had really meant to say - and would say. She added: "They don't say
to second and third generations of Holocaust survivors `don't say
that,' do they?" What if the rest of the world behaved as cravenly in
the face of Holocaust deniers as Israeli officials do in the face of
During a similar row several years ago the then Armenian foreign
minister said in an interview: "There is some discrepancy between
Israel's words and their deeds on genocide. Israel has to show a
moral authority since we have gone through a similar history and
experience. What is shocking is that there should be any question
whatsoever of Israel denying the murder of a nation. The sooner the
Turks come clean, admit the crimes of their great-grandparents, and
get it over with, the better for all humanity.
The British for many decades denied responsibility for the Irish
potato famine that killed an estimated two million people and sent
another two million into exile - because it was a natural disaster -
although history recorded full well that the British were taking
convoys of food out of Ireland under armed guard. It took Tony Blair
to admit responsibility 150 years later, and apologize, to lay the
shame to rest.
Turkey's denials of the Armenian massacre will not endure - but the
memory of Israel's refusal to speak out against the denial just
might. "Who, after all, speaks today of the annihilation of the
Armenians?" asked Adolf Hitler when persuading his fellow thugs that
a Jewish extermination would be tolerated by the West.
Of course there is one Turk you can quote who still commands almost
reverential respect from his fellow countryman - Kemal Ataturk, the
legendary founder of the modern nation. In an interview published on
August 1, 1926 in The Los Angeles Examiner, Ataturk talked about the
former Young Turks in his country: "These left-overs from the former
Young Turk Party, who should have been made to account for the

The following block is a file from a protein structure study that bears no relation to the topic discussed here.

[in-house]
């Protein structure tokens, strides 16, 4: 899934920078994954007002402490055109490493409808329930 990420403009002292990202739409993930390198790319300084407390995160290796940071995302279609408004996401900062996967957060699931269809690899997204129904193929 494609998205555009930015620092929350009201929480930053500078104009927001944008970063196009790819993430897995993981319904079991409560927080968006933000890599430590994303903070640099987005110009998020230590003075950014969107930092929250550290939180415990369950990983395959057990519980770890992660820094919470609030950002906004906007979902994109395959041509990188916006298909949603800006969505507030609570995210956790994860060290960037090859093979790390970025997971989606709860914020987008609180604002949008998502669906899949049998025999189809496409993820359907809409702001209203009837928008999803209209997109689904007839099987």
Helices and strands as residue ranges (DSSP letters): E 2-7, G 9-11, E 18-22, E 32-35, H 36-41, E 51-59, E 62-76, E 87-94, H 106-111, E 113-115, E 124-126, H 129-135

millions of our Christian subjects who were ruthlessly driven en
masse from their homes and massacred, have been restive under the
Republican rule." When we have the word of Ataturk himself, we don't
need to be accused of "pandering to the views of the enemies and
haters of Turks" as one Turkish diplomat once wrote to me for daring
to question the lie. I assume he meant the Kurds - who for decades
"didn't exist" either in Turkish myth except as "mountain Turks."
The three rulers of Turkey as a triumvirate during the time of the
genocide were Cemal Pasha, Enver Pasha and Talat Pasha. Of them,
British Viscount James Bryce said in a speech on October 6, 1915:
"The massacres are the result of a policy which, as far as can be
ascertained, has been entertained for some considerable time by the
gang of unscrupulous adventurers who are now in possession of the
government of the Turkish Empire."
After the German ambassador persistently brought up the Armenian
question in 1918, Talat Pasha said "with a smile": "What on earth do
you want? The question is settled. There are no more Armenians."
Later, Prince Abdul Mecid, the heir apparent to the Ottoman Throne,
said during an interview: "I refer to those awful massacres. They are
the greatest stain that has ever disgraced our nation and race. They
were entirely the work of Talat and Enver. I heard some days before
they began that they were intended. I went to Istanbul and insisted
on seeing Enver. I asked him if it was true that they intended to
recommence the massacres that had been our shame and disgrace under
Abdul Hamid. The only reply I could get from him was: `It is decided.
It is the program.'"
Keep on denying, folks. But remember, the dead won't let you forget.
© 2003 Haaretz. All rights reserved.